HC Deb 17 February 1970 vol 796 cc310-2

Amendments made: No. 49, in page 30, line 45, column 3, leave out 'Section 1(1)(b)'and insert'The whole Act'.

No. 50, in page 30, line 47, at end insert

7 & 8 Eliz 2, c. 70 The Town and Country Planning (Scotland) Act 1959 Section 46.
—[Dr. Dickson Mabon.]

Motion made, and Question proposed, That the Bill be now read the Third time.—[Queen's Consent signified.]

Mr. Gordon Campbell (Moray and Nairn)

I would like to draw attention to the first two Clauses of this Bill because they are of particular significance. On Second Reading we expressed our disquiet at the reduction of the minimum period for objections from three months to six weeks, as set out in Clause 1. Although the Government have given some assurances while the Bill has been passing through this House, the main provision has not been changed. The position therefore is that if the Bill passes through the other place in this form there will be a new situation in Scotland, quite different from that in England. This is being introduced first in Scotland.

There will be a shorter period for objections. I give the Government notice that we will watch very carefully the interests of individual freedom on the question of the time allowed for objections. There should be proper opportunities to learn what is proposed, and there should be time to lodge considered objections. All will now depend upon the way in which the Government of the day administer this Measure when it becomes law. Six weeks will be the minimum, and the Government will have discretion to make it longer. As the government of the day will most probably, before long, be a Conservative Government, there is that assurance to all concerned that this power will not be abused.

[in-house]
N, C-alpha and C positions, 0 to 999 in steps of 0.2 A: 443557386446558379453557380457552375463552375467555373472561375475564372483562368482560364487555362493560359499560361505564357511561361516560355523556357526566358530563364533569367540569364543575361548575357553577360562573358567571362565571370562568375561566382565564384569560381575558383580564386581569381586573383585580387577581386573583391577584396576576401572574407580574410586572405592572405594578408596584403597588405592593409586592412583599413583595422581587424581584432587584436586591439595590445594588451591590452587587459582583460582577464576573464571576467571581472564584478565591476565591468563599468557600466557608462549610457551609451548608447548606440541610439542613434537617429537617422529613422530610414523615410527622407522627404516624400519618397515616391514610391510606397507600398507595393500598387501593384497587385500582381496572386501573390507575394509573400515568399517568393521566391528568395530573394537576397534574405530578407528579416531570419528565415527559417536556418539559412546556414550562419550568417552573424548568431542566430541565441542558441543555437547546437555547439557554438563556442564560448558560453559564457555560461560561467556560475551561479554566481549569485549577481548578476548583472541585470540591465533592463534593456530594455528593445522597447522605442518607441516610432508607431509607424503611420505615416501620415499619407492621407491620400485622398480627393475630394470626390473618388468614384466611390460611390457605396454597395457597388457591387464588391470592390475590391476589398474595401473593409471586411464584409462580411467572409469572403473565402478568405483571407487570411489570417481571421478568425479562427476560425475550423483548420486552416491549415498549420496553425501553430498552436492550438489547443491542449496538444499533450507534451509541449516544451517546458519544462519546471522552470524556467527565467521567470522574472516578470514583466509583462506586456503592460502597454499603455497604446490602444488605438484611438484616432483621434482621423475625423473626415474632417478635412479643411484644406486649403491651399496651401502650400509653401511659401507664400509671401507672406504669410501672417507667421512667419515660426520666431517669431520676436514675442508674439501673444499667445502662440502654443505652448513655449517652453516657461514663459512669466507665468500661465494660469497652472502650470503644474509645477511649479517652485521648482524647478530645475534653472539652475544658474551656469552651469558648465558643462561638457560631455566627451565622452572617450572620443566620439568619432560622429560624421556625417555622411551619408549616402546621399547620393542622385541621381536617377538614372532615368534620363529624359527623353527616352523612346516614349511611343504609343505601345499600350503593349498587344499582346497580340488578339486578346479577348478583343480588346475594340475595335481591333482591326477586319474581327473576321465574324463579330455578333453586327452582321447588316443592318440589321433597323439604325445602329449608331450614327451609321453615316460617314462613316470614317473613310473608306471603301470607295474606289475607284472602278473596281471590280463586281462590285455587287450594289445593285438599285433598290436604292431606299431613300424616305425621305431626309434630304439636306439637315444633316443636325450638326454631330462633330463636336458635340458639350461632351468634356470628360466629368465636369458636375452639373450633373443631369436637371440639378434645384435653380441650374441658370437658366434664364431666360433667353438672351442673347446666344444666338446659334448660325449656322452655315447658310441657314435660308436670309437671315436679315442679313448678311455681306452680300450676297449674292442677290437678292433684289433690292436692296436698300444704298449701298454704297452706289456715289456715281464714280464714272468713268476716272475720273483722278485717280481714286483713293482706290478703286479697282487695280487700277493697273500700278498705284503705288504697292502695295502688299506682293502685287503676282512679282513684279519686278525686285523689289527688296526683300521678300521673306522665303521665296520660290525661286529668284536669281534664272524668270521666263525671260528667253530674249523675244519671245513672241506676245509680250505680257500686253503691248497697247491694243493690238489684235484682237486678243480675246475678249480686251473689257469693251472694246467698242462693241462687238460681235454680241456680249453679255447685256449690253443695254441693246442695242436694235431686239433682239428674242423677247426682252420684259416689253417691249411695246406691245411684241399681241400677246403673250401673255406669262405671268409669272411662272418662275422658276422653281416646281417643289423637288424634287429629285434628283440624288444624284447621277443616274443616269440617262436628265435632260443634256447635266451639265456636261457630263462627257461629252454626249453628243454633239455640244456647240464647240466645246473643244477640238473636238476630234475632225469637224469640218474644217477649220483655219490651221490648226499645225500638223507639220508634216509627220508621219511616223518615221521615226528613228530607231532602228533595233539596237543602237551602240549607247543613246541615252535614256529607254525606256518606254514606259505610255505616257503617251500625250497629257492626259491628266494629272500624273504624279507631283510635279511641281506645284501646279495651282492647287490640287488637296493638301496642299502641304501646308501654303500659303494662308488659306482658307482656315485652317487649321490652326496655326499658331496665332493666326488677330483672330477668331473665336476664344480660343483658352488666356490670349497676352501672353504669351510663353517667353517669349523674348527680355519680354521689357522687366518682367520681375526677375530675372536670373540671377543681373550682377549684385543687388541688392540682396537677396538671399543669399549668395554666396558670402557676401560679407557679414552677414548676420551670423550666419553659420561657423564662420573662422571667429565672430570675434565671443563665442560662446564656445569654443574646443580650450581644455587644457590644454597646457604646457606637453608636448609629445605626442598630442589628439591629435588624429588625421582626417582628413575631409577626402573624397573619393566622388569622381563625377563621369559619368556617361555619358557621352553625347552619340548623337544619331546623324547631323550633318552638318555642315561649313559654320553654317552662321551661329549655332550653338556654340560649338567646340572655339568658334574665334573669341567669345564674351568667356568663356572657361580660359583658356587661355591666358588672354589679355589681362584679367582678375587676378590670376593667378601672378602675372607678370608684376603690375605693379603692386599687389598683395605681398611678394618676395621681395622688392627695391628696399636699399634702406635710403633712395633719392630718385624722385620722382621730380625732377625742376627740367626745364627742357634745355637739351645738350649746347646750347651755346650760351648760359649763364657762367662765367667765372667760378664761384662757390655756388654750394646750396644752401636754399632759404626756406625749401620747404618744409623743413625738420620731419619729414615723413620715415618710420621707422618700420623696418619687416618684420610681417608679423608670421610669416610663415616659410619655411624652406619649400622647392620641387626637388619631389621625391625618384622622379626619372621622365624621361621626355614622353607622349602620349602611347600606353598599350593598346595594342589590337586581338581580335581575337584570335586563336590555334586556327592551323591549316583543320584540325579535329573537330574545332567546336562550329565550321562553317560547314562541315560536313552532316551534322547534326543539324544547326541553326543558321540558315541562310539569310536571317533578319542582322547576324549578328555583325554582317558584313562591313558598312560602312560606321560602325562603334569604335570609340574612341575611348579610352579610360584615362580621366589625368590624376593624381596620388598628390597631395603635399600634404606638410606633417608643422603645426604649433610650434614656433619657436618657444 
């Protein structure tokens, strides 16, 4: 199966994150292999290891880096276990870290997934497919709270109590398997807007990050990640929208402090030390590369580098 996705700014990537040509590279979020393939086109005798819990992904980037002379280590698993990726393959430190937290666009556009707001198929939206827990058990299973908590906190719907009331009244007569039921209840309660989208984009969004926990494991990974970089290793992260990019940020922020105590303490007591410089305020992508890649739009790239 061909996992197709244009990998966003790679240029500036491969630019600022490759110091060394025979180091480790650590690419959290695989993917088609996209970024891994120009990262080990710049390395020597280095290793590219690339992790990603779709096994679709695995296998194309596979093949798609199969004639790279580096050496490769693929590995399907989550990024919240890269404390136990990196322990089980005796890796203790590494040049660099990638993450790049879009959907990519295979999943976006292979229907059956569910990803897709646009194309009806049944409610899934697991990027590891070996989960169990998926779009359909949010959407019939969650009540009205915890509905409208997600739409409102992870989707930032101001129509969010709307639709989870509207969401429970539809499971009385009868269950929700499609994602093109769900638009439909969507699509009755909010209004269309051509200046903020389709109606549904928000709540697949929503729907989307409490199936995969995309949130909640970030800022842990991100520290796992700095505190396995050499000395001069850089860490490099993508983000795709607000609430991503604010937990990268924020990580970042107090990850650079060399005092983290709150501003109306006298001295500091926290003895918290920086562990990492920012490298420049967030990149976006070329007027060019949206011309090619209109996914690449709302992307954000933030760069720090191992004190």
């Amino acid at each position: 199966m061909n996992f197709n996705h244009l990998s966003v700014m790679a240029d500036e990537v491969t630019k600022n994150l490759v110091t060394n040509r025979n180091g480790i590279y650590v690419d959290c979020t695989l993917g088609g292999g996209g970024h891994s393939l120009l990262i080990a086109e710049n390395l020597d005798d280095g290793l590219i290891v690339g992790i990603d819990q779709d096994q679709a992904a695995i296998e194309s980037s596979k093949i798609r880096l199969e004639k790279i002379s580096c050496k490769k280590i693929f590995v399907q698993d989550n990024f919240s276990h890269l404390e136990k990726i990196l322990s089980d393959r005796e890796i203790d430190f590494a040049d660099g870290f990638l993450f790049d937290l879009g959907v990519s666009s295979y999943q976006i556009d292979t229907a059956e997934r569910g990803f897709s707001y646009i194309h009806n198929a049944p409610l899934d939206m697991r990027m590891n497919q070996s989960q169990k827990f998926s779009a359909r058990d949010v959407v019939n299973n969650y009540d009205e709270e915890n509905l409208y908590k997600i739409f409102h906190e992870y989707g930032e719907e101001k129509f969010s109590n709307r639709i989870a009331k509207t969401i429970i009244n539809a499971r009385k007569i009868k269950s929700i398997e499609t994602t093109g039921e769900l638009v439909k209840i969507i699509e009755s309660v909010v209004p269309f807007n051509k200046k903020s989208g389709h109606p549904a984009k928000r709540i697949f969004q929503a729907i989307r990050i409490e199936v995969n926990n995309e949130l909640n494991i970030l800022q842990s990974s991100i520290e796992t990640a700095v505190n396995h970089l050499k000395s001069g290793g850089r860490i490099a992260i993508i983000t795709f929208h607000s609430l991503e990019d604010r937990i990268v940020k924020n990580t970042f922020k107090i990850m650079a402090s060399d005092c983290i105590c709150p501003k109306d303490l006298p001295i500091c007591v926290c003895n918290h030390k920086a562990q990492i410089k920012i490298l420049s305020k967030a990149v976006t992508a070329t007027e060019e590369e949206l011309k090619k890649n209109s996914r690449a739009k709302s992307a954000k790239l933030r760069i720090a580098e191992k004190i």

I turn now to Clause 2, which is a very important Clause. I acknowledge that the Government are allowing proceedings to run concurrently, which has been happening in England and Wales, and which was needed in Scotland. We hope that it will speed up road-building procedures and that the trunk roads will be built without avoidable delay. There have been many other points raised, and this side of the House has obtained a considerable number of improvements. I acknowledge at once that the two Ministers who have been responsible at various times for the Bill have been very reasonable in some of these matters. It is greatly to the credit of my hon. Friends that so much has been achieved, and much of it is the result of hard work by them.

Dr. Dickson Mabon

Before dealing with the two points raised by the hon. Member for Moray and Nairn (Mr. Gordon Campbell), I would say "Thank you very much" to the Opposition for the way in which they have co-operated in what has been a sensible and constructive Report stage. We have reached substantial agreement, and that is the best that could be said of any Government or Opposition at any time.

I am glad that the hon. Gentleman welcomed Clause 2, which means that we are catching up with the English. The English have pioneered concurrent procedure and done it very well. Now we are copying them. I am only sorry that when the hon. Gentleman referred to the other matter, reducing the period from three months to six weeks, he did not observe that we in Scotland are pioneering and hope that the English will copy us.

We in this Administration are anxious that everyone will feel that their rights are preserved. It is perfectly possible for someone to lodge an objection in general terms within six weeks, for example: This road will sever my land. At a later stage he can fill out the technical details. We shall be watchful of this, as the present Administration and as the next one. We will now get to work on consolidation when the Bill proceeds to its later stages. The record of motorway building which we have achieved in the last five years, 101 miles as opposed to 68 miles in the preceding five years, will be even better.

Question put and agreed to.

Bill accordingly read the Third time and passed.